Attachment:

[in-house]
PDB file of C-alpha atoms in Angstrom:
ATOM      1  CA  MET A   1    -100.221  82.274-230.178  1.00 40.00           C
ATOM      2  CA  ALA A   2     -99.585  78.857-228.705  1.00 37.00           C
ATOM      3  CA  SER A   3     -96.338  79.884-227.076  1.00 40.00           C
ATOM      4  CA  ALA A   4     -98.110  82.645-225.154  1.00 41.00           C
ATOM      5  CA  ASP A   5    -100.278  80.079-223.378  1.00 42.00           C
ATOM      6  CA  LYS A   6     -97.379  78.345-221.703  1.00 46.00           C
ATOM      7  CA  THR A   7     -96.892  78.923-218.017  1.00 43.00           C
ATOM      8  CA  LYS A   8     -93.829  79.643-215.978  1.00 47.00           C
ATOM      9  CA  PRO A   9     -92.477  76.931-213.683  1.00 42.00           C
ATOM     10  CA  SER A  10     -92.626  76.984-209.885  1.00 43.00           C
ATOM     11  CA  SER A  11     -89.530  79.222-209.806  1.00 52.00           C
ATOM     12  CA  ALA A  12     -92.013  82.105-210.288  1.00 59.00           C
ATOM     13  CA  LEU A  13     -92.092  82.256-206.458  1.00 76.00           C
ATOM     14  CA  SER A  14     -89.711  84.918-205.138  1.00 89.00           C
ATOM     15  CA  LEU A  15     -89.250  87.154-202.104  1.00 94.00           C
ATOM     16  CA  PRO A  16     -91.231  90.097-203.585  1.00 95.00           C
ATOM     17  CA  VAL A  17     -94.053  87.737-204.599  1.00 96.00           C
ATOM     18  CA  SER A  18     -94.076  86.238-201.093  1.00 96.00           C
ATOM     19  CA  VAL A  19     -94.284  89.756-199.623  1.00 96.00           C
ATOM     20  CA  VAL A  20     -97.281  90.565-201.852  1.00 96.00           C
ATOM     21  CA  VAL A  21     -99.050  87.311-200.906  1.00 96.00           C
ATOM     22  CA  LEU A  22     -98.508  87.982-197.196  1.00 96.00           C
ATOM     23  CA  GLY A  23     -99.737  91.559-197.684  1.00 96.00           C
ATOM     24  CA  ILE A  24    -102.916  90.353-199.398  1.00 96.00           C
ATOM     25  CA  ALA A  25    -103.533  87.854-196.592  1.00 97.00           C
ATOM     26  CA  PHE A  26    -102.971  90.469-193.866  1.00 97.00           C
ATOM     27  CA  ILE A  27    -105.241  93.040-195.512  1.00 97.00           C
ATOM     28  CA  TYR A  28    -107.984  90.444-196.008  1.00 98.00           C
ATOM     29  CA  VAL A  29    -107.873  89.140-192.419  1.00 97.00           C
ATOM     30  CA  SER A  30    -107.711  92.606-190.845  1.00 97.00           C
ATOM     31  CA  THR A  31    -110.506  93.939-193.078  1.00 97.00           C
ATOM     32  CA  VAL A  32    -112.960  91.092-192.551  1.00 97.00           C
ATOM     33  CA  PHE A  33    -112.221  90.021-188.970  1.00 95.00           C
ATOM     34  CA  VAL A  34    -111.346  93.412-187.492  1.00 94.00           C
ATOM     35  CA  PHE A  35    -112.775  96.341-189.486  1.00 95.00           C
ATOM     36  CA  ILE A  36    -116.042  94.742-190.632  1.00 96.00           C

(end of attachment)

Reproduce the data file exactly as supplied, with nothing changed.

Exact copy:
[in-house]
PDB file of C-alpha atoms in Angstrom:
ATOM      1  CA  MET A   1    -100.221  82.274-230.178  1.00 40.00           C
ATOM      2  CA  ALA A   2     -99.585  78.857-228.705  1.00 37.00           C
ATOM      3  CA  SER A   3     -96.338  79.884-227.076  1.00 40.00           C
ATOM      4  CA  ALA A   4     -98.110  82.645-225.154  1.00 41.00           C
ATOM      5  CA  ASP A   5    -100.278  80.079-223.378  1.00 42.00           C
ATOM      6  CA  LYS A   6     -97.379  78.345-221.703  1.00 46.00           C
ATOM      7  CA  THR A   7     -96.892  78.923-218.017  1.00 43.00           C
ATOM      8  CA  LYS A   8     -93.829  79.643-215.978  1.00 47.00           C
ATOM      9  CA  PRO A   9     -92.477  76.931-213.683  1.00 42.00           C
ATOM     10  CA  SER A  10     -92.626  76.984-209.885  1.00 43.00           C
ATOM     11  CA  SER A  11     -89.530  79.222-209.806  1.00 52.00           C
ATOM     12  CA  ALA A  12     -92.013  82.105-210.288  1.00 59.00           C
ATOM     13  CA  LEU A  13     -92.092  82.256-206.458  1.00 76.00           C
ATOM     14  CA  SER A  14     -89.711  84.918-205.138  1.00 89.00           C
ATOM     15  CA  LEU A  15     -89.250  87.154-202.104  1.00 94.00           C
ATOM     16  CA  PRO A  16     -91.231  90.097-203.585  1.00 95.00           C
ATOM     17  CA  VAL A  17     -94.053  87.737-204.599  1.00 96.00           C
ATOM     18  CA  SER A  18     -94.076  86.238-201.093  1.00 96.00           C
ATOM     19  CA  VAL A  19     -94.284  89.756-199.623  1.00 96.00           C
ATOM     20  CA  VAL A  20     -97.281  90.565-201.852  1.00 96.00           C
ATOM     21  CA  VAL A  21     -99.050  87.311-200.906  1.00 96.00           C
ATOM     22  CA  LEU A  22     -98.508  87.982-197.196  1.00 96.00           C
ATOM     23  CA  GLY A  23     -99.737  91.559-197.684  1.00 96.00           C
ATOM     24  CA  ILE A  24    -102.916  90.353-199.398  1.00 96.00           C
ATOM     25  CA  ALA A  25    -103.533  87.854-196.592  1.00 97.00           C
ATOM     26  CA  PHE A  26    -102.971  90.469-193.866  1.00 97.00           C
ATOM     27  CA  ILE A  27    -105.241  93.040-195.512  1.00 97.00           C
ATOM     28  CA  TYR A  28    -107.984  90.444-196.008  1.00 98.00           C
ATOM     29  CA  VAL A  29    -107.873  89.140-192.419  1.00 97.00           C
ATOM     30  CA  SER A  30    -107.711  92.606-190.845  1.00 97.00           C
ATOM     31  CA  THR A  31    -110.506  93.939-193.078  1.00 97.00           C
ATOM     32  CA  VAL A  32    -112.960  91.092-192.551  1.00 97.00           C
ATOM     33  CA  PHE A  33    -112.221  90.021-188.970  1.00 95.00           C
ATOM     34  CA  VAL A  34    -111.346  93.412-187.492  1.00 94.00           C
ATOM     35  CA  PHE A  35    -112.775  96.341-189.486  1.00 95.00           C
ATOM     36  CA  ILE A  36    -116.042  94.742-190.632  1.00 96.00           C